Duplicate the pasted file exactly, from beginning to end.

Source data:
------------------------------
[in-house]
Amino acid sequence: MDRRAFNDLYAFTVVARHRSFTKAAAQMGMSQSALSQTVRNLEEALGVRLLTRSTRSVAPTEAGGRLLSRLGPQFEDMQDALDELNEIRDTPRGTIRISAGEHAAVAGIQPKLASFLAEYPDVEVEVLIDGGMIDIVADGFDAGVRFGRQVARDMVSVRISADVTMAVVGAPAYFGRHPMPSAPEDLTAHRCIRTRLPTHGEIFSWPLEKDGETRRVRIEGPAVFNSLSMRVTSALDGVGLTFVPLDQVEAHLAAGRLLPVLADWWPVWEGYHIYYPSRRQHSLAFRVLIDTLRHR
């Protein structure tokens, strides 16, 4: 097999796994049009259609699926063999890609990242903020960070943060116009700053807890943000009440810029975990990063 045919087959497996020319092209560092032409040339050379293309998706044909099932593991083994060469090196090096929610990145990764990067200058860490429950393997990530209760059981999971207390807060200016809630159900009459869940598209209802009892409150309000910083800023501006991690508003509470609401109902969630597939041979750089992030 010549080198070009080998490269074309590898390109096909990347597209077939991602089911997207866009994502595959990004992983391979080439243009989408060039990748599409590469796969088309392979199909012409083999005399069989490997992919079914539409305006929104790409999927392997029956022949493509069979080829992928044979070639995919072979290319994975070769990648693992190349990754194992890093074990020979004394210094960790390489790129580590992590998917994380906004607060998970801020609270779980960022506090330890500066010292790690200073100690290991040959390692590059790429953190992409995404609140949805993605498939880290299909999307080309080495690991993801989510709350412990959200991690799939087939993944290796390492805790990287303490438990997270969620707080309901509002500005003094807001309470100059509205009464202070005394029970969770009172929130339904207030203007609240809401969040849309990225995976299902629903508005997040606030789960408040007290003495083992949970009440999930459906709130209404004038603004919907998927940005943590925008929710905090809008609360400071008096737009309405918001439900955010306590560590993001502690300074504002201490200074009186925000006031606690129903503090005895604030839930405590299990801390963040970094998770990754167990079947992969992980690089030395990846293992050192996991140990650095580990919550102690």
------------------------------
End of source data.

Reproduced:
[in-house]
Amino acid sequence: MDRRAFNDLYAFTVVARHRSFTKAAAQMGMSQSALSQTVRNLEEALGVRLLTRSTRSVAPTEAGGRLLSRLGPQFEDMQDALDELNEIRDTPRGTIRISAGEHAAVAGIQPKLASFLAEYPDVEVEVLIDGGMIDIVADGFDAGVRFGRQVARDMVSVRISADVTMAVVGAPAYFGRHPMPSAPEDLTAHRCIRTRLPTHGEIFSWPLEKDGETRRVRIEGPAVFNSLSMRVTSALDGVGLTFVPLDQVEAHLAAGRLLPVLADWWPVWEGYHIYYPSRRQHSLAFRVLIDTLRHR
């Protein structure tokens, strides 16, 4: 097999796994049009259609699926063999890609990242903020960070943060116009700053807890943000009440810029975990990063 045919087959497996020319092209560092032409040339050379293309998706044909099932593991083994060469090196090096929610990145990764990067200058860490429950393997990530209760059981999971207390807060200016809630159900009459869940598209209802009892409150309000910083800023501006991690508003509470609401109902969630597939041979750089992030 010549080198070009080998490269074309590898390109096909990347597209077939991602089911997207866009994502595959990004992983391979080439243009989408060039990748599409590469796969088309392979199909012409083999005399069989490997992919079914539409305006929104790409999927392997029956022949493509069979080829992928044979070639995919072979290319994975070769990648693992190349990754194992890093074990020979004394210094960790390489790129580590992590998917994380906004607060998970801020609270779980960022506090330890500066010292790690200073100690290991040959390692590059790429953190992409995404609140949805993605498939880290299909999307080309080495690991993801989510709350412990959200991690799939087939993944290796390492805790990287303490438990997270969620707080309901509002500005003094807001309470100059509205009464202070005394029970969770009172929130339904207030203007609240809401969040849309990225995976299902629903508005997040606030789960408040007290003495083992949970009440999930459906709130209404004038603004919907998927940005943590925008929710905090809008609360400071008096737009309405918001439900955010306590560590993001502690300074504002201490200074009186925000006031606690129903503090005895604030839930405590299990801390963040970094998770990754167990079947992969992980690089030395990846293992050192996991140990650095580990919550102690």